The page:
A new UK conference is hoping to bridge the gap between game educators and game developers, tackling "the big issues in games education" including employability, diversity, skills, apprenticeships, collaboration, and best practice pedagogical and course design.
Running in Sheffield on April 15th and 16th, The Games Education Summit 2019 brings together not just game course leaders across the UK's further and higher education sector, but also developers and HR staff from studios, recruitment companies, third sector organisations, and policymakers in order to foster better "collaboration, dialogue, and best practice sharing in the first of a series of annual conferences".
Keynotes will be delivered by Ian Livingstone CBE, Mike Gamble from Epic Games, Dr Jake Habgood from Sheffield Hallam University and Dr Chris Lowthorpe from London College of Communication.
Confirmed industry speakers come from a range of UK studios and organisations, including GameDragons, the BGI, Aardvark Swift, Rebellion, AIM, Sumo, Rare, Creative Assembly, 4J Games, NextGen Skills Academy, Women in Games, Dovetail Games, Interactive Selection, Playground Games, Unit 2 Games, TIGA, and Ukie. Education speakers include Dr Alan O’Dea from Staffordshire University, Dr Sharon Tolaini-Sage from Norwich University of the Arts, Abertay University, Fede Fasce from Goldsmiths, Dr Carlo Harvey from Birmingham City University, and Dr Umran Ali from Salford University.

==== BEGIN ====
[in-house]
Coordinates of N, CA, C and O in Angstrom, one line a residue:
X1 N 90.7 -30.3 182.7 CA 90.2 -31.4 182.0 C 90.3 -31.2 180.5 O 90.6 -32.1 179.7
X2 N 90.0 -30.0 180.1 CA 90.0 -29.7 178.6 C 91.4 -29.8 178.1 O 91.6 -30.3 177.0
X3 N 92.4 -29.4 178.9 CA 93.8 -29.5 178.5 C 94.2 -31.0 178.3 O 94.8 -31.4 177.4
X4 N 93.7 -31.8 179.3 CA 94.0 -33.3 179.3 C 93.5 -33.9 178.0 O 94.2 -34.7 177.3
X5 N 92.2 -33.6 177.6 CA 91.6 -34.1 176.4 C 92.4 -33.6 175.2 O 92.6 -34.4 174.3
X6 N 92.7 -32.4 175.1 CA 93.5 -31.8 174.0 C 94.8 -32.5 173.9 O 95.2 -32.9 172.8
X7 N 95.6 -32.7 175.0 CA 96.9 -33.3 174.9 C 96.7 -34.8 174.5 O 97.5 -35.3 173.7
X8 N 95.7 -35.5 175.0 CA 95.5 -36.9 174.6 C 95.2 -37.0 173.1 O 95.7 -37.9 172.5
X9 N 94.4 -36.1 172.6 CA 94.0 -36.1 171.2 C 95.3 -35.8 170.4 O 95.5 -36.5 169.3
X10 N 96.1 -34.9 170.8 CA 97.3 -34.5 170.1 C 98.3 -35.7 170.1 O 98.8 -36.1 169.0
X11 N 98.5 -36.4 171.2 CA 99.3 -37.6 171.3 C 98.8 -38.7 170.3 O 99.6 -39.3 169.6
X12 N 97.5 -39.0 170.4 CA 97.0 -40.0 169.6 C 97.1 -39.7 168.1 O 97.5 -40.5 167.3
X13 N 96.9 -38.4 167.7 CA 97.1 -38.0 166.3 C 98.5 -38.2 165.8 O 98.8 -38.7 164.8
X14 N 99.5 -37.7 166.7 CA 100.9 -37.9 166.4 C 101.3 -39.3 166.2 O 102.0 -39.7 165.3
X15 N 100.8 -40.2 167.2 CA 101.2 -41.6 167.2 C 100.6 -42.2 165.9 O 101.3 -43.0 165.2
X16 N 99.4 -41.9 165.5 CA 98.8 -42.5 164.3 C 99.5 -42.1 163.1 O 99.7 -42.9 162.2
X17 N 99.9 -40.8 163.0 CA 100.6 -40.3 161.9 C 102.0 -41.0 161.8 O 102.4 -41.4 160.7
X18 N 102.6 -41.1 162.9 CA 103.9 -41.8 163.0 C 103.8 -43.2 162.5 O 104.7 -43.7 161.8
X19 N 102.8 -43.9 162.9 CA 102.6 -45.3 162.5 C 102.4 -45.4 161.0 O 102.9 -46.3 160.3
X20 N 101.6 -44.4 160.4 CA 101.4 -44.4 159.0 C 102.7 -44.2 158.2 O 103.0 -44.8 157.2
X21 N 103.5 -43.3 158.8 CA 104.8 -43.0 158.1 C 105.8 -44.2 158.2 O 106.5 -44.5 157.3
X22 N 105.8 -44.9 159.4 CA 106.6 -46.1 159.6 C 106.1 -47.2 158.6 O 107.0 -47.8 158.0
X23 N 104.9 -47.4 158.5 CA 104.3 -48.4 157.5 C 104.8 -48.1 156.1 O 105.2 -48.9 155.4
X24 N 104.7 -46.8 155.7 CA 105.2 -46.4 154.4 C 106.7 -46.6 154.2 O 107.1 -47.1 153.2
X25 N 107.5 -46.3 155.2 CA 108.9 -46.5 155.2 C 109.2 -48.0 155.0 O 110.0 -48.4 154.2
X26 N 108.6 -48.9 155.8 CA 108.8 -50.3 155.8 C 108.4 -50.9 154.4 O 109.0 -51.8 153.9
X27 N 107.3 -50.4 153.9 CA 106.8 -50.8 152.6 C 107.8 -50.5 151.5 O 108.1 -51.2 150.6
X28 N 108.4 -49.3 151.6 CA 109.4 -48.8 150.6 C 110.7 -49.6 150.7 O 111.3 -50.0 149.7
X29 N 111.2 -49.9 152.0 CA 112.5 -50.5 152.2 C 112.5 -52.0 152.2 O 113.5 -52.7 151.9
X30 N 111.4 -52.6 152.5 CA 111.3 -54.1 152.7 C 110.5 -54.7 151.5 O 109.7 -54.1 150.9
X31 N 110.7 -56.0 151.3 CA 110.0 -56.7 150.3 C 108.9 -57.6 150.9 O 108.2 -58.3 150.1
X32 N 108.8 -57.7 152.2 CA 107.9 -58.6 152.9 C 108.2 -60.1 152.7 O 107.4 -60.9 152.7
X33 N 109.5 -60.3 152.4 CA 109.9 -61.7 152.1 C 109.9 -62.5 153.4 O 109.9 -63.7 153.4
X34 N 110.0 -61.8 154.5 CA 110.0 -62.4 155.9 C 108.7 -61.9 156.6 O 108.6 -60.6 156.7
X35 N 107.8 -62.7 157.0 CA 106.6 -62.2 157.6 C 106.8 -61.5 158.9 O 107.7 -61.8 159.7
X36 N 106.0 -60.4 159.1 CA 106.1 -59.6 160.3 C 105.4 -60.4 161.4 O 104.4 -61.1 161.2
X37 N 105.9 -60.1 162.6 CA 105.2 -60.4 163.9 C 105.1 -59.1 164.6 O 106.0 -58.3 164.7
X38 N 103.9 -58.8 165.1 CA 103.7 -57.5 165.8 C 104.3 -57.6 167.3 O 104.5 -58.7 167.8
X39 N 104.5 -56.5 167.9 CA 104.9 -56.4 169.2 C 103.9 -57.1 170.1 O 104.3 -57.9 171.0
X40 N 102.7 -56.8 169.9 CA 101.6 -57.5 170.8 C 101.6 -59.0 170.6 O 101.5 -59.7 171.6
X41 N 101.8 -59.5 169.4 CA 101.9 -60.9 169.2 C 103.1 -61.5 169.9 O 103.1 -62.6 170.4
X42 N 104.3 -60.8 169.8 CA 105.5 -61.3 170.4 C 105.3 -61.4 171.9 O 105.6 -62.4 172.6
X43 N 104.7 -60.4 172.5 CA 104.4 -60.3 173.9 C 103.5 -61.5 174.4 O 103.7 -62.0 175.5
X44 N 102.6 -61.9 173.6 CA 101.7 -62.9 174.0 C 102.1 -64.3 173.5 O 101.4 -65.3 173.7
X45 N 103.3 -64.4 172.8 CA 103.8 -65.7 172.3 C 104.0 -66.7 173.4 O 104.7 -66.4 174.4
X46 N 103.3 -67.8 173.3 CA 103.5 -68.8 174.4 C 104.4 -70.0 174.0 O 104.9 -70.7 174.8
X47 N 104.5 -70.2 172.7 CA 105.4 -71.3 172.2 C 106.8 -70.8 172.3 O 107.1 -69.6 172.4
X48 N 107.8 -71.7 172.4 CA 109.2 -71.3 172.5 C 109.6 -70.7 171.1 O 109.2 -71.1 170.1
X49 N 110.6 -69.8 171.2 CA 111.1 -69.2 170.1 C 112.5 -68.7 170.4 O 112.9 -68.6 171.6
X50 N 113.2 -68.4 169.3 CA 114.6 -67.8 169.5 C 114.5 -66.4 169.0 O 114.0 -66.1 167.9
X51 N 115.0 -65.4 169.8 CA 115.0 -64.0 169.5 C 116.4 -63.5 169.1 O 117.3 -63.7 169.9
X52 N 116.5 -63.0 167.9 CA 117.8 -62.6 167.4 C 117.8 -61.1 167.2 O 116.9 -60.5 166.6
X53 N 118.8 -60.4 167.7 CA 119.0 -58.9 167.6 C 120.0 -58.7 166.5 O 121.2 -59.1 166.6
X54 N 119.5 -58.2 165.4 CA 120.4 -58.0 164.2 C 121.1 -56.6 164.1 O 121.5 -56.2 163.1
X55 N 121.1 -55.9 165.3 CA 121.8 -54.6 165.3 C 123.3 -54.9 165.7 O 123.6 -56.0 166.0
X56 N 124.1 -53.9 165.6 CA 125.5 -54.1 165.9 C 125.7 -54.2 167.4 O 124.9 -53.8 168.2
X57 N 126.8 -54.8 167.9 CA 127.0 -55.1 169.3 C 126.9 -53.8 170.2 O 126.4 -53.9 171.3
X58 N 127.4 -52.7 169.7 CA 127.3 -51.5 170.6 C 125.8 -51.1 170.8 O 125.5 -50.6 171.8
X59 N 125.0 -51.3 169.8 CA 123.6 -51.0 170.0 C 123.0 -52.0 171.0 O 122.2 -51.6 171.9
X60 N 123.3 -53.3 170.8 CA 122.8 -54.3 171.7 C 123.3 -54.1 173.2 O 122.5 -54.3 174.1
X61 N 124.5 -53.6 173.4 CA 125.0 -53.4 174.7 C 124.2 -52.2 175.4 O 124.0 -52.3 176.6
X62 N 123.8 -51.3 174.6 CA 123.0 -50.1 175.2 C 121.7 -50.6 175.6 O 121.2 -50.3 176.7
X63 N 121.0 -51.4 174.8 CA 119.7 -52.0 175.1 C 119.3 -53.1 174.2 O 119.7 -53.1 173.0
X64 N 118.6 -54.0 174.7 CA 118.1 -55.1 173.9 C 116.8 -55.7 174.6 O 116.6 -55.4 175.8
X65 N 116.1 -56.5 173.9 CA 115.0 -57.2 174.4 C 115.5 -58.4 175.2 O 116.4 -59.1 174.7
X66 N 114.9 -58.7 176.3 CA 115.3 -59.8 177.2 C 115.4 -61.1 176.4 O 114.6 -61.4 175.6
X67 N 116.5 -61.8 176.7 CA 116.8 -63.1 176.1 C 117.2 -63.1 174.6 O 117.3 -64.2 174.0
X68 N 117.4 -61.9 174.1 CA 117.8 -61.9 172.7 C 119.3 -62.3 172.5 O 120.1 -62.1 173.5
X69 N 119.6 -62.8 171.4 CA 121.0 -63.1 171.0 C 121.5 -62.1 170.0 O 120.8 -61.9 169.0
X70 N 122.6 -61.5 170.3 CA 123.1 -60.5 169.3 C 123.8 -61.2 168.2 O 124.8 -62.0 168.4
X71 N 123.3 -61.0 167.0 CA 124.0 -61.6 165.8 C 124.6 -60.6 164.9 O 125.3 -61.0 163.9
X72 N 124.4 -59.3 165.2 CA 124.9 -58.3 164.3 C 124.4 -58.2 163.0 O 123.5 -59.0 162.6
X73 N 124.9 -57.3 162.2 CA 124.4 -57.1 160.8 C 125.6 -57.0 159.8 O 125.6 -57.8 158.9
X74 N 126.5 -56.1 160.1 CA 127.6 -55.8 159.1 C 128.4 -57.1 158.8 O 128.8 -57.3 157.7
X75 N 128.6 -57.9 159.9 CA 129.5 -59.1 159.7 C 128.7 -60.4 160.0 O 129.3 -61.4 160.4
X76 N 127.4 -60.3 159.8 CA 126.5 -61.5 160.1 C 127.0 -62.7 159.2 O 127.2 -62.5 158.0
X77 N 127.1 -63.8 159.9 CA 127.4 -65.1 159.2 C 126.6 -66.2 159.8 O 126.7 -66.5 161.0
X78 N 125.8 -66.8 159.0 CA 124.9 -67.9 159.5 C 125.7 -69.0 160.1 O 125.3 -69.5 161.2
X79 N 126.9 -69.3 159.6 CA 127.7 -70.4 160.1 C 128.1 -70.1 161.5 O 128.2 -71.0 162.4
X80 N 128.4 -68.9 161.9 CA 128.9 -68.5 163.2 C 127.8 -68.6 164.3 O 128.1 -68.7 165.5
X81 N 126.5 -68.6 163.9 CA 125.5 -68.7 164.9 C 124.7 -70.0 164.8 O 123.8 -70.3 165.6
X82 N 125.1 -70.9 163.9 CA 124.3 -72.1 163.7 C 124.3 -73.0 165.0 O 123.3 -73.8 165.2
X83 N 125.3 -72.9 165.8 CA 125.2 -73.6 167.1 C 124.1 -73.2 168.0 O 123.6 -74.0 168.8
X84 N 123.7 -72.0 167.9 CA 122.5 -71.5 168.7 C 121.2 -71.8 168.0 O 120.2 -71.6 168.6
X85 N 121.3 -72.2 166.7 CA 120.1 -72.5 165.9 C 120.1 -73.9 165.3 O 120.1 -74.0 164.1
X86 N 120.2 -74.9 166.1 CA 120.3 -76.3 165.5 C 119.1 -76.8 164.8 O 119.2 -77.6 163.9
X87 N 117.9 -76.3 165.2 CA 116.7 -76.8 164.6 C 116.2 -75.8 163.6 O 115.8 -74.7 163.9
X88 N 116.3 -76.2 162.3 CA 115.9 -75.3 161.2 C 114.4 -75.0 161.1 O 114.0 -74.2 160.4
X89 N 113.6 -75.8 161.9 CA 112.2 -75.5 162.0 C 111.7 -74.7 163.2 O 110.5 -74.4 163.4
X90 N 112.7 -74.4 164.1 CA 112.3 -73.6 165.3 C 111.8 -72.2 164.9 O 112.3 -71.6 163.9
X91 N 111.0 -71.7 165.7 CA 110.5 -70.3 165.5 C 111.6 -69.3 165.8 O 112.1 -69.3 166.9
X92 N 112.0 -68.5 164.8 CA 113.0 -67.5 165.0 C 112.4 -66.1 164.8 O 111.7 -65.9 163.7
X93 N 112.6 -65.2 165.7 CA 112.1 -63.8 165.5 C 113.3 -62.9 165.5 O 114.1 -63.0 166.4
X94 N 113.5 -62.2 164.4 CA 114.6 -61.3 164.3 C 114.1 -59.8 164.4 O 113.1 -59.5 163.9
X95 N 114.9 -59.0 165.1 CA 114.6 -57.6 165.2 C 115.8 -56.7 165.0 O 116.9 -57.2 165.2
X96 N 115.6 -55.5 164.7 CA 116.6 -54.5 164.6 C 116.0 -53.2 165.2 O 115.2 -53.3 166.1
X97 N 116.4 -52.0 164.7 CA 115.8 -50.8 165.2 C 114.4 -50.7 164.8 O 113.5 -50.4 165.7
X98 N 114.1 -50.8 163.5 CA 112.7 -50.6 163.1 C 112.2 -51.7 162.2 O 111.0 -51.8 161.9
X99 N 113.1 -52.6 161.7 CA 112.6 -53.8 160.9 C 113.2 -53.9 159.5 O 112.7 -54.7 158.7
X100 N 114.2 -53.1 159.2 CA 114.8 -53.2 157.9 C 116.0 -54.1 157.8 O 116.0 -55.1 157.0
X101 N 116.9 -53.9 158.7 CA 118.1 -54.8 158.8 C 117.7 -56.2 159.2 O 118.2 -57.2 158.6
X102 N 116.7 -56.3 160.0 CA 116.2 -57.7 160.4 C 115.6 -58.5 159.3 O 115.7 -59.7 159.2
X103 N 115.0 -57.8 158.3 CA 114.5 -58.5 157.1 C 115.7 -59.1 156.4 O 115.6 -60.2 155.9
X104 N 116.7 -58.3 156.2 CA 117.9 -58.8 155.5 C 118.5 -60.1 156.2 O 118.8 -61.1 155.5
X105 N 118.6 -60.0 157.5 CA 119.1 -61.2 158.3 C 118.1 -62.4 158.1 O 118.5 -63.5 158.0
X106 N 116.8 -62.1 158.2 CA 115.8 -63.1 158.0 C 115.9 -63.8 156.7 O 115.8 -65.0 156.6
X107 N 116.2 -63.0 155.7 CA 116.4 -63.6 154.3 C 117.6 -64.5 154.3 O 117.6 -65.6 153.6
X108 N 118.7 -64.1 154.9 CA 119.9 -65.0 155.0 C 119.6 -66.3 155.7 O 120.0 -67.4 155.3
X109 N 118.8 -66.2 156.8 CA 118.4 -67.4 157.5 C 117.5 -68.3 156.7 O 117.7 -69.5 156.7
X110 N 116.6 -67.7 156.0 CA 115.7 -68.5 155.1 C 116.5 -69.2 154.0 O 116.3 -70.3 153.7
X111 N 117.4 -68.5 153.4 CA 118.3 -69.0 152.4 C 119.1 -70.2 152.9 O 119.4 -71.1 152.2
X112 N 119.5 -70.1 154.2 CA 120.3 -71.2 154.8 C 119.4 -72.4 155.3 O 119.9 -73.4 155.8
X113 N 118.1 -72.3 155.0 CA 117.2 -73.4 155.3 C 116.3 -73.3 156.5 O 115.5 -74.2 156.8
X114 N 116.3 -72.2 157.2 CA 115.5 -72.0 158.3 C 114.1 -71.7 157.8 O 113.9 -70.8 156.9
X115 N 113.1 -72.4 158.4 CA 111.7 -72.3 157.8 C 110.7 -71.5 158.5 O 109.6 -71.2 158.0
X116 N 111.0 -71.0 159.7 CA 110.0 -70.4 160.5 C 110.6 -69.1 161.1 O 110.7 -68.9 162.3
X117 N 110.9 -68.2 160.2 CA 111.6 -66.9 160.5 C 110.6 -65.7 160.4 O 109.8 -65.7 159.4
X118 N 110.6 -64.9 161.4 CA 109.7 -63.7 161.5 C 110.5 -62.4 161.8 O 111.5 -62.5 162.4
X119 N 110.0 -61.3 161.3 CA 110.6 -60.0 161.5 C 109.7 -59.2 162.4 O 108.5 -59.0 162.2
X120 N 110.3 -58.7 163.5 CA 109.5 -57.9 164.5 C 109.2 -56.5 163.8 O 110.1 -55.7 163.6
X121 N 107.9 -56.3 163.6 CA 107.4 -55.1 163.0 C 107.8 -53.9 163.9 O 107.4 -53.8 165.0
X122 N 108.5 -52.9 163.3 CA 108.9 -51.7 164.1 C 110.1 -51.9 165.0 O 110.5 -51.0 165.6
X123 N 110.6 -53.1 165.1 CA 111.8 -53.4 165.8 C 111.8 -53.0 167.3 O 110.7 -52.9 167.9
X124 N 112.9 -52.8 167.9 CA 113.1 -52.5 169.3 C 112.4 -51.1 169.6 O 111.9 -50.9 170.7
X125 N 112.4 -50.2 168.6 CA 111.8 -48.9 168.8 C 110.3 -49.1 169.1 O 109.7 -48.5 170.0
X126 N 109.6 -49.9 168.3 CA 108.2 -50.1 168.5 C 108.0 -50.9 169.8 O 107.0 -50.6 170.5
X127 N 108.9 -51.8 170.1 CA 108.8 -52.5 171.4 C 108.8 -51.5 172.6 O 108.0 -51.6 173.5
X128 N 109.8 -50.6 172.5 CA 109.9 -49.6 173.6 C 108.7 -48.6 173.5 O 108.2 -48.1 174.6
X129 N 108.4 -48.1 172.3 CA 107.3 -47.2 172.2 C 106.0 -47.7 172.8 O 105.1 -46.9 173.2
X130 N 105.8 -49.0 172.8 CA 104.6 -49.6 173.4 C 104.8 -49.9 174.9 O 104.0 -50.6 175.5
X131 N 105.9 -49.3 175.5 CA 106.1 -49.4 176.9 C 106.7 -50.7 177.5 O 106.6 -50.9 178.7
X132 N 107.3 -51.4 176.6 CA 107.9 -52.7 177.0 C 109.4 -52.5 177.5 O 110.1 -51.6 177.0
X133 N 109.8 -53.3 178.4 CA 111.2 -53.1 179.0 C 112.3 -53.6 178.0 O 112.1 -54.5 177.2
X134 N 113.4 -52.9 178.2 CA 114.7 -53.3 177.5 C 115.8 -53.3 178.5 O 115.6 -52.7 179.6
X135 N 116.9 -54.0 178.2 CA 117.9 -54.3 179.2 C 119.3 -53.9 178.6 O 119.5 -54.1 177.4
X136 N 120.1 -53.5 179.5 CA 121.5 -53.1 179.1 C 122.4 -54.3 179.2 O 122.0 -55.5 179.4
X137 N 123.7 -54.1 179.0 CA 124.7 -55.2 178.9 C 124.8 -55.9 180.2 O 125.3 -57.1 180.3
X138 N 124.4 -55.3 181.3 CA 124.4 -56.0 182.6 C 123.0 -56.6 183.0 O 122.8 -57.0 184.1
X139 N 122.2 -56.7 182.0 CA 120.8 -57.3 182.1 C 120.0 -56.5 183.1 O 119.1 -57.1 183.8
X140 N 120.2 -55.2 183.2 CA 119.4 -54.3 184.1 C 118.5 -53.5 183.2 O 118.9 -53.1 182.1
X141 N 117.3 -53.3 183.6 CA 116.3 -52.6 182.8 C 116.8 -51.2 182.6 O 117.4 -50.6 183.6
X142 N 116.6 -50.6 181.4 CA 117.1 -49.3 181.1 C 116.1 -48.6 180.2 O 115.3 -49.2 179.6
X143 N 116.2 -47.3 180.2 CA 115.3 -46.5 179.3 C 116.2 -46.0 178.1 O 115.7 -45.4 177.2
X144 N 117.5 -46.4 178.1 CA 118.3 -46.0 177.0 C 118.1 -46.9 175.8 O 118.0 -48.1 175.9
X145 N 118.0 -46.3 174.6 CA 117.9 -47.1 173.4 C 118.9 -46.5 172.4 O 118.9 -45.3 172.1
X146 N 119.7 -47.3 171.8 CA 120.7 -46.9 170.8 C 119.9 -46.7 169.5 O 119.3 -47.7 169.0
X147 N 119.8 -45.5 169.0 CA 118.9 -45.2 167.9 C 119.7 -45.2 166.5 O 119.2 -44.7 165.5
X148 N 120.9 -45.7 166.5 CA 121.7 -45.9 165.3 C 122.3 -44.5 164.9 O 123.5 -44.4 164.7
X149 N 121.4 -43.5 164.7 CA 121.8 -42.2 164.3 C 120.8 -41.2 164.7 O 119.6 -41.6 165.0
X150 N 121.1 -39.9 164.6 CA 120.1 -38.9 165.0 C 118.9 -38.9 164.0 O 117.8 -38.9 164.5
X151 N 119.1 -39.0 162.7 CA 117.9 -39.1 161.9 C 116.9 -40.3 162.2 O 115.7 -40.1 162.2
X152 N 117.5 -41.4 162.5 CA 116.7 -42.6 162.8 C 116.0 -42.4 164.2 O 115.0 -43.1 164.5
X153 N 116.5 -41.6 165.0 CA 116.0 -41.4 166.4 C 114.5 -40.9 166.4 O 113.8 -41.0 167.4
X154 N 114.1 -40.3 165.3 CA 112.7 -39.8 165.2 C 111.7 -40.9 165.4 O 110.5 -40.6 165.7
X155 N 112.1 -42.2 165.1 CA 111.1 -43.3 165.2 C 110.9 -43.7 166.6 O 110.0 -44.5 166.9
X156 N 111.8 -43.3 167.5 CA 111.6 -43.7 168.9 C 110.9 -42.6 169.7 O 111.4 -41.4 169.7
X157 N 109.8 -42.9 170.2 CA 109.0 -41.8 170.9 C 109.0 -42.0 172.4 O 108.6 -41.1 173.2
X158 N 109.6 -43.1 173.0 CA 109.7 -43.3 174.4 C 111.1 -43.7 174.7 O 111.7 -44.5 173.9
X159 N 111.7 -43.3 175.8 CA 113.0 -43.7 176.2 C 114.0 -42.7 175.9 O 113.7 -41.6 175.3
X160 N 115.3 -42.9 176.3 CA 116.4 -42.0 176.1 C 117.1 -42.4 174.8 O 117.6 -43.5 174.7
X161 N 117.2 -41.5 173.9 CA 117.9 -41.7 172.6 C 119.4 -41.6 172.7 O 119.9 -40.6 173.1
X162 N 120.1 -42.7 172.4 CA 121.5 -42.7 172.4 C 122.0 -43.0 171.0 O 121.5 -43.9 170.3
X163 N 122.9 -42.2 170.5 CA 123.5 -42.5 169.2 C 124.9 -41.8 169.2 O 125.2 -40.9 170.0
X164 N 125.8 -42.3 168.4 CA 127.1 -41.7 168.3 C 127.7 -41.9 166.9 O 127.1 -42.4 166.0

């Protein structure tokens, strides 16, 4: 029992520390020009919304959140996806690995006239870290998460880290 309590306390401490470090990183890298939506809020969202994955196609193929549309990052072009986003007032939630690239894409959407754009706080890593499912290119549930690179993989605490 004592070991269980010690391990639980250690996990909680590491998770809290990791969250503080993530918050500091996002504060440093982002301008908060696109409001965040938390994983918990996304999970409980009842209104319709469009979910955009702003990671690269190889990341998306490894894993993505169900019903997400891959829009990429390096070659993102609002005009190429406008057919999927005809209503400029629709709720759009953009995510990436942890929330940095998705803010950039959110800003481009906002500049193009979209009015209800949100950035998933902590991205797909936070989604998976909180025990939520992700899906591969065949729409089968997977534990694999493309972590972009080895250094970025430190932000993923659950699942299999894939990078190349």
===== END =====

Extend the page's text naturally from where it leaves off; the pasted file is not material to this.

"This unique conference takes a strategic view of games education today, informing games course leaders and games studios about where the opportunities and challenges lie," said Ian Livingstone CBE. "The Summit will focus the debate on how UK studios and educational establishments can work together more effectively.”
"To address the challenges and opportunities in games education and the talent pipeline, we need all the players in the same room, sharing how they work, what worked, what failed, how to improve and collaborate," added Rick Gibson, CEO of the BGI, whilst Philip Oliver, co-chair and co-organiser of the Summit, said: "The Industry needs additional talent, especially as attracting overseas talent becomes harder due to Brexit. So we need to embrace and support educators, to ensure that the next generation of developers are not only inspired, but that they are taught what is required by industry and are able to arrive ‘job ready'."
Alongside the event, organisers the BGI has also launched a new survey to gather the views of educators and studios on games recruitment and education. Educators are asked to share information on their courses, the biggest challenges they face and what they need from the industry, whilst studios are asked to share information on hiring graduates, working with educational institutes, and the use of apprenticeships.